Two stages into the Tour de France Femmes avec Zwift and all the attention has been on the big names. Stage 1 winner Lotte Kopecky and her SD Worx team, Liane Lippert and her Movistar leader Annemiek van Vleuten, others with good stage results and GC ambitions.
Barely getting a mention, though, is Israel Premier Tech Roland’s Tamara Dronova, top 10 on both of the opening stages and now sitting sixth overall. This lack of attention is something of a trend – over the past few years, the now-29-year-old has amassed a number of strong results and yet media coverage of her in the western world is almost non-existent.
Fourth overall at last year’s WorldTour-level Tour of Scandinavia, two stage wins and third overall at this year’s Ruta del Sol, a whole stack of top-10 results – they’re the sort of achievements that, for a rider so new to road cycling, would normally attract considerably coverage.
But there’s more to it than just sport. While Dronova lives in Turkey with her family, she is originally from Russia, and that fact seems to dissuade the media from telling her story. She’s not terribly surprised.
“I think maybe now it’s not good time for me,” she tells Escape Collective in Clermont-Ferrand at the start of stage 2 of the Tour de France Femmes. “I’m a Russian rider – maybe many journalists worry about this.”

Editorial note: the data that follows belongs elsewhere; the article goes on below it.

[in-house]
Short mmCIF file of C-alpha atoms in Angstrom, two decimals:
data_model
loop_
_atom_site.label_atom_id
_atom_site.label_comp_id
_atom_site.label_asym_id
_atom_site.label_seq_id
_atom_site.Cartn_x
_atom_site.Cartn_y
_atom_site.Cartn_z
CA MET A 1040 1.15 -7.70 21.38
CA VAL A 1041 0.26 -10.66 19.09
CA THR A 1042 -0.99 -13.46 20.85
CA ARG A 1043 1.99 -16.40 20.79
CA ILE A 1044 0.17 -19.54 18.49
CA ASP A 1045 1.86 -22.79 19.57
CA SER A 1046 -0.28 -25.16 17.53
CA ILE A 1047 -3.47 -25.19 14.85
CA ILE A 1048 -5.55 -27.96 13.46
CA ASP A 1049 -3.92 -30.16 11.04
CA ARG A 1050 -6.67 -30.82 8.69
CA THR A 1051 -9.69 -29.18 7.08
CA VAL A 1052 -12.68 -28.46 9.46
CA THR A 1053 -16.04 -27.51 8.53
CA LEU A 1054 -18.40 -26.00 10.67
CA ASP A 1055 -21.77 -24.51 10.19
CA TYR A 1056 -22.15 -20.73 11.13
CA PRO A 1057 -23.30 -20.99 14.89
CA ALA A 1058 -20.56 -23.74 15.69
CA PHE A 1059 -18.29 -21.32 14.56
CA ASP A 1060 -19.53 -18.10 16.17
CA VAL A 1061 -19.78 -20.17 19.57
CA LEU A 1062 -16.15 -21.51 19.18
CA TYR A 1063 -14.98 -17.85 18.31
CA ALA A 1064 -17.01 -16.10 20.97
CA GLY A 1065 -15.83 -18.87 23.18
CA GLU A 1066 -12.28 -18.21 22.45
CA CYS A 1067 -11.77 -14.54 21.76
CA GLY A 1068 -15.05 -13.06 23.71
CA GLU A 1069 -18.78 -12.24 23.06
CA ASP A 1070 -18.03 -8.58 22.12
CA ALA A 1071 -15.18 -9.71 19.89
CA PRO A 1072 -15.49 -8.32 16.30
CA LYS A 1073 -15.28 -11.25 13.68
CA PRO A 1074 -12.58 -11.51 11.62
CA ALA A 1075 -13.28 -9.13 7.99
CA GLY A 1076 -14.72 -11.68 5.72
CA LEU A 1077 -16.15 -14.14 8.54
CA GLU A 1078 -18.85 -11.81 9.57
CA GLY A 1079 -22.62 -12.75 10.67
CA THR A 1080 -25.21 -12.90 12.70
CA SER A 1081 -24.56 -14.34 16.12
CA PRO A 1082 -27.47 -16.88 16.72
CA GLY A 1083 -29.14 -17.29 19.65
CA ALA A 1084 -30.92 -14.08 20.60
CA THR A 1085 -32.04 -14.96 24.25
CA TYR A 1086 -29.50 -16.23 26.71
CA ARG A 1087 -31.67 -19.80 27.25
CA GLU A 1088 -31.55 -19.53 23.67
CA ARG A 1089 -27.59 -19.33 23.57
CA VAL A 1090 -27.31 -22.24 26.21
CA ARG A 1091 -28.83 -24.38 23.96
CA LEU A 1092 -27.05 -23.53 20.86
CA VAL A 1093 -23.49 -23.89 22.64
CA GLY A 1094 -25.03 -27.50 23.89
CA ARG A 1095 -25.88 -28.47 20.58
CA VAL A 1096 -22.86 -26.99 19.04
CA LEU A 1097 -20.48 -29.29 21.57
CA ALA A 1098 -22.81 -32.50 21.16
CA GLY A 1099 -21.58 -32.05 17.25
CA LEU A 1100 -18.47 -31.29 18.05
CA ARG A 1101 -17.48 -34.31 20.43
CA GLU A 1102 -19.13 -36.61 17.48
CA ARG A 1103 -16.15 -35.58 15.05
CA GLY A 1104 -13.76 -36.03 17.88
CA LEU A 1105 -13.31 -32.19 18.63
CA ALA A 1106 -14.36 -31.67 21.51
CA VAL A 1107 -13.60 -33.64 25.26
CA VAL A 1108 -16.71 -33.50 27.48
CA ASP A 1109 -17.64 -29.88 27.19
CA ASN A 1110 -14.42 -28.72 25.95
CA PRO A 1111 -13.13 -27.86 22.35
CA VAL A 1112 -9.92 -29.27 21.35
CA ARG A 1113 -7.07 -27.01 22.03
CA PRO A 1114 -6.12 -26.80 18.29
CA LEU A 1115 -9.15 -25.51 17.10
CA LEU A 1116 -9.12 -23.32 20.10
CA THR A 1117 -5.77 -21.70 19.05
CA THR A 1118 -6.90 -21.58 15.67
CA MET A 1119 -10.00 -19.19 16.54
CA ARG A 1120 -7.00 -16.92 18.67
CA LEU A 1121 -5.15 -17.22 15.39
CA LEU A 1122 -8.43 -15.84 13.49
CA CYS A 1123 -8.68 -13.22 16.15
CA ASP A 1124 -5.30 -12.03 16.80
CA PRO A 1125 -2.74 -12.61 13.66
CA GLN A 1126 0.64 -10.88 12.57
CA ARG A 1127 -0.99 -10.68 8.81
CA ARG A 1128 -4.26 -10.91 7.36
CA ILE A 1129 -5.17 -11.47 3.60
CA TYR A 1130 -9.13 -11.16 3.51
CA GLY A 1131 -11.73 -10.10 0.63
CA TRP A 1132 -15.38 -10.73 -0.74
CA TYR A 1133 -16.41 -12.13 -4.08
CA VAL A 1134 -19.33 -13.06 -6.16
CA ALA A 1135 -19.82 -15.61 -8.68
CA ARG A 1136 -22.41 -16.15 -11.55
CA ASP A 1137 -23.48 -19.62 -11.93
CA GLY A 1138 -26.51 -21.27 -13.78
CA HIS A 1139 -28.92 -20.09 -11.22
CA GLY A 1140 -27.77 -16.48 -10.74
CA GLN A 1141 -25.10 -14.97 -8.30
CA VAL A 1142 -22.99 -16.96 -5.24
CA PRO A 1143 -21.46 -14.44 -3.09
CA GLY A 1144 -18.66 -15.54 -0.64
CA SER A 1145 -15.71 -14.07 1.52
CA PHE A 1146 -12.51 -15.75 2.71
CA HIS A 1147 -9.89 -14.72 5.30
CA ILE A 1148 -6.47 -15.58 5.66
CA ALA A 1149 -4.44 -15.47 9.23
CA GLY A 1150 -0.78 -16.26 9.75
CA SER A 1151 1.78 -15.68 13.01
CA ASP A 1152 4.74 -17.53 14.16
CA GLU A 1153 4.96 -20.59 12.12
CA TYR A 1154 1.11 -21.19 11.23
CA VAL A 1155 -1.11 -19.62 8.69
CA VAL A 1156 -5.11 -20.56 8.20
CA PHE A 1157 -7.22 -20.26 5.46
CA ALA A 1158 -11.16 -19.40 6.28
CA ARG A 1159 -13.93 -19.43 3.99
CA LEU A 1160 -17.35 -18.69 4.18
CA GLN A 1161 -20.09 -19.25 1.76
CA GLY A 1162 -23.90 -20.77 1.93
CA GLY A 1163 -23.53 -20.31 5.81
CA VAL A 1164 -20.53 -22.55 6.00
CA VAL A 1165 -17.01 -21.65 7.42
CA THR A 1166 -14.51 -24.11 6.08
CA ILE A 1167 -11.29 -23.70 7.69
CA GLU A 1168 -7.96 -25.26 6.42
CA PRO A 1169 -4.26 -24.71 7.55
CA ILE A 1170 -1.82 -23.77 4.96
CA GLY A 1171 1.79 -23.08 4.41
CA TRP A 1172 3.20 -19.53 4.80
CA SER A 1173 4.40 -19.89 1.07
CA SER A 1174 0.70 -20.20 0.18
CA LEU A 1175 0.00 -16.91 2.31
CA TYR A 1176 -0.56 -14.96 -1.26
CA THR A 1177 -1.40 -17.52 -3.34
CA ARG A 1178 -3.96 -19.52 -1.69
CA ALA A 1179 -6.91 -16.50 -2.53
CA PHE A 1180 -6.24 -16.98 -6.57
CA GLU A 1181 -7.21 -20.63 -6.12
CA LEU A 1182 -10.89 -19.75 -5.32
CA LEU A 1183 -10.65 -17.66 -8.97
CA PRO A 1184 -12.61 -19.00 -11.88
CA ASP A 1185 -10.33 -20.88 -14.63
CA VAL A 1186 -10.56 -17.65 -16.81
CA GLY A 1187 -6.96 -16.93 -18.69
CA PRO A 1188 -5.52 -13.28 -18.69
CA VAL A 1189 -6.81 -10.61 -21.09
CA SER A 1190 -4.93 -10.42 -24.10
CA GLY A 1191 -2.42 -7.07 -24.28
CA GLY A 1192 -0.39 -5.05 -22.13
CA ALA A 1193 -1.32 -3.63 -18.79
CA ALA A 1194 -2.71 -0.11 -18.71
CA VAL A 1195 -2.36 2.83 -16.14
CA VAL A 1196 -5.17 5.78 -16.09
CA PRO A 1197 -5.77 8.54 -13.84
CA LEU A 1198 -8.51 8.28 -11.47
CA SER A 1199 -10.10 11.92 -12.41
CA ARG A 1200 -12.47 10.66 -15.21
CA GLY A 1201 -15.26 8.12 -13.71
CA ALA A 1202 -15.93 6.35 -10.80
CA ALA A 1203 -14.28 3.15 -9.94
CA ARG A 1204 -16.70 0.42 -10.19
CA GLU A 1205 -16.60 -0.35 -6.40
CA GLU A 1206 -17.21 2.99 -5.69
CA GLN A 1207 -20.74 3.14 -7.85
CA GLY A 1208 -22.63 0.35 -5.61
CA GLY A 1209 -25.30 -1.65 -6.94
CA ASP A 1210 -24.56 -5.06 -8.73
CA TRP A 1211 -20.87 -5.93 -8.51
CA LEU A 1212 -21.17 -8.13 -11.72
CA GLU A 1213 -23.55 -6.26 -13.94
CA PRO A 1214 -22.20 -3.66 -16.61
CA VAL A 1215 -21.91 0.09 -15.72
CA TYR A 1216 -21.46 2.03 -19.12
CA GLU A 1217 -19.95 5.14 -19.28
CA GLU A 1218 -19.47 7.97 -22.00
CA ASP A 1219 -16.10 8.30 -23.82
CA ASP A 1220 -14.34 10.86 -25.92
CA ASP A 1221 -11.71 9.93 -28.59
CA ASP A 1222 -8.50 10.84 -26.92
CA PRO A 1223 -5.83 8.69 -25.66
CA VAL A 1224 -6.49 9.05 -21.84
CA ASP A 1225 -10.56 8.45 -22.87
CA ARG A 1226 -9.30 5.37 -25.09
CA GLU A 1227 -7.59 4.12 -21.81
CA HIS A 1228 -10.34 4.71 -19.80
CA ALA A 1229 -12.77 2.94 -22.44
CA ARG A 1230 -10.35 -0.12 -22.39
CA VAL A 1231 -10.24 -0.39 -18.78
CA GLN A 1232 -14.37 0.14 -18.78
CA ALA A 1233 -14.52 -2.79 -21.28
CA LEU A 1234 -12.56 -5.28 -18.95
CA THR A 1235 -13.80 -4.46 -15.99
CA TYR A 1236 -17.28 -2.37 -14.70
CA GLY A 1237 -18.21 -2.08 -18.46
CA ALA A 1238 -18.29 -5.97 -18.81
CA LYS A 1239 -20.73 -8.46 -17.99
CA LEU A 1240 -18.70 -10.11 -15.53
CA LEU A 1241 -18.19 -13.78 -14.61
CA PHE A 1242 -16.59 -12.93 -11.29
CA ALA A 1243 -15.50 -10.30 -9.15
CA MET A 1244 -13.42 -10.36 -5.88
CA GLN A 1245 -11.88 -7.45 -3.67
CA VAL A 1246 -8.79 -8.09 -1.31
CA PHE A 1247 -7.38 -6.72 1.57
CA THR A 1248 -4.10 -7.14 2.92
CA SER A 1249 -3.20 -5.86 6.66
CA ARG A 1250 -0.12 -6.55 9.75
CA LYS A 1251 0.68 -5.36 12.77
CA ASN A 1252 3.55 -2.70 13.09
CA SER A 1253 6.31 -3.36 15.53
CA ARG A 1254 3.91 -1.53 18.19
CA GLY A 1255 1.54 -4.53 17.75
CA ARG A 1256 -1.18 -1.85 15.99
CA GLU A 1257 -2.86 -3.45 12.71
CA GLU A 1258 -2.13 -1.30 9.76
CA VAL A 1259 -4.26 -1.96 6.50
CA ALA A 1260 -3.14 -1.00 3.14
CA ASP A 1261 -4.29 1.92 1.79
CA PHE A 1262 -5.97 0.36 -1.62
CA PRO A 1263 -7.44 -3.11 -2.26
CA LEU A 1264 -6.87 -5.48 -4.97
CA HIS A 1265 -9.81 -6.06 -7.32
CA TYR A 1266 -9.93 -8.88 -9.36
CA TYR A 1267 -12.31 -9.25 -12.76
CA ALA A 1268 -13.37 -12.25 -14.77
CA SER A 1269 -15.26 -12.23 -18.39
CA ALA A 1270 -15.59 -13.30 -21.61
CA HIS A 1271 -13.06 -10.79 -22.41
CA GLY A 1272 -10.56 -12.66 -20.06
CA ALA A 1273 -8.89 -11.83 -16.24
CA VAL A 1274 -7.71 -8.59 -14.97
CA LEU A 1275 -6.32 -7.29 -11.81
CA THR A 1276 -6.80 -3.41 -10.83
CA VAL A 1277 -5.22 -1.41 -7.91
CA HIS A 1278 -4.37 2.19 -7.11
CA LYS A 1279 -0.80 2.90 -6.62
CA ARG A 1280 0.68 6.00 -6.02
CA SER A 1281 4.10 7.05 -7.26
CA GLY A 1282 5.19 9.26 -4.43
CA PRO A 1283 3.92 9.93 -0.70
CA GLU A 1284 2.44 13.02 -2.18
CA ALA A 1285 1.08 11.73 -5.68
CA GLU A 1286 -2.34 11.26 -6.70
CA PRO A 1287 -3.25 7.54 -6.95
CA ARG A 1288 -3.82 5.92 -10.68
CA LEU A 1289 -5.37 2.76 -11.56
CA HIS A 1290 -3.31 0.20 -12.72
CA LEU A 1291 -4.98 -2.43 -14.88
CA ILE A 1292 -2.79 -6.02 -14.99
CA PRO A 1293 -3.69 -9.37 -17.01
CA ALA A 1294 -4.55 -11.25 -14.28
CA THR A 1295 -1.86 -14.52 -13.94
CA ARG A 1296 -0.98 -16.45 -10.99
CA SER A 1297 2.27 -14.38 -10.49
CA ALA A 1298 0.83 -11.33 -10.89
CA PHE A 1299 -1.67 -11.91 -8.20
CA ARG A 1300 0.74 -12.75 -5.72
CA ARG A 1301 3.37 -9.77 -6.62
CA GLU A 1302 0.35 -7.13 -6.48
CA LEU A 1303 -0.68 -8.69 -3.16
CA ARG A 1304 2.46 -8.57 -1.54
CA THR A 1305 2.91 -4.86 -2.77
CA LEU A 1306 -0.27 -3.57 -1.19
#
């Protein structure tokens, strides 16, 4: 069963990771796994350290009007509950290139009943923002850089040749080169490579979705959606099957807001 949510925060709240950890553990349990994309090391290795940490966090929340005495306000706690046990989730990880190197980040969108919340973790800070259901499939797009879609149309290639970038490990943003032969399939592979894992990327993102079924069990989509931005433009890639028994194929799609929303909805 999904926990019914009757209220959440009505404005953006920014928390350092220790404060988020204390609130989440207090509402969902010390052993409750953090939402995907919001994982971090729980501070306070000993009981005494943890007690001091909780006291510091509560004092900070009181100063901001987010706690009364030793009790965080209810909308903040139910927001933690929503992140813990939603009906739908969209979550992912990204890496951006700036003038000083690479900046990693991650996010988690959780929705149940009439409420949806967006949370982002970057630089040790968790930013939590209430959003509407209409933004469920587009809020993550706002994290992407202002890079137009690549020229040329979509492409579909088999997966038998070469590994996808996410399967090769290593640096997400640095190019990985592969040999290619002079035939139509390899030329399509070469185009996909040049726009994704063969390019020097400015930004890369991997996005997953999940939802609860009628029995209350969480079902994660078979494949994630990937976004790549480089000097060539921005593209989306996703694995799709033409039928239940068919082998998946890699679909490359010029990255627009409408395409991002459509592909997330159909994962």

Her sports director and compatriot, Sergey Klimov, has a similar impression. He starts by saying that maybe she’s not as front-of-mind because she doesn’t post to social media as often as some others in the peloton.
“Maybe [it’s about] this or maybe about country of origin,” he says, also at the start of stage 2. “Not everyone want to write good [about Russian athletes]. For hype, you need some bad story. If you have a good story you can’t have a lot of viewers of your story.”
Klimov sees bike racing as being separate to politics. He intimates that we should focus on athletes’ sporting achievements, and divorce those from our feelings about the actions of the nations they belong to. Some will find that easier than others; some will say Russian athletes shouldn’t be in the spotlight, that they shouldn’t even be able to participate in international competition. It’s a deeply complex and emotionally charged issue.
But if we focus purely on Dronova’s sporting story, there is much to talk about.
Dronova comes from a nordic skiing and track racing background, and has multiple Russian and European titles to her name. It was only two years ago that she started racing on the road with any real purpose.
“She started like a sprinter – just 200 meters,” Klimov says with a laugh. “Then she moved to [endurance program] for team pursuit, individual pursuit, for madison, for other race. And then she joined to us when we been Conti team [Cogeas – Mettler Pro Cycling Team in 2021 – ed.] She was managed by my ex-teammate, in some club … and he told me that she can have good progress in future.”
That was in 2021. She’s been with the team in the years since, as it became Roland Cogeas Edelweiss in 2022 – a WorldTour team – and then Israel Premier Tech Roland this year. Klimov says that Dronova has improved considerably in that time.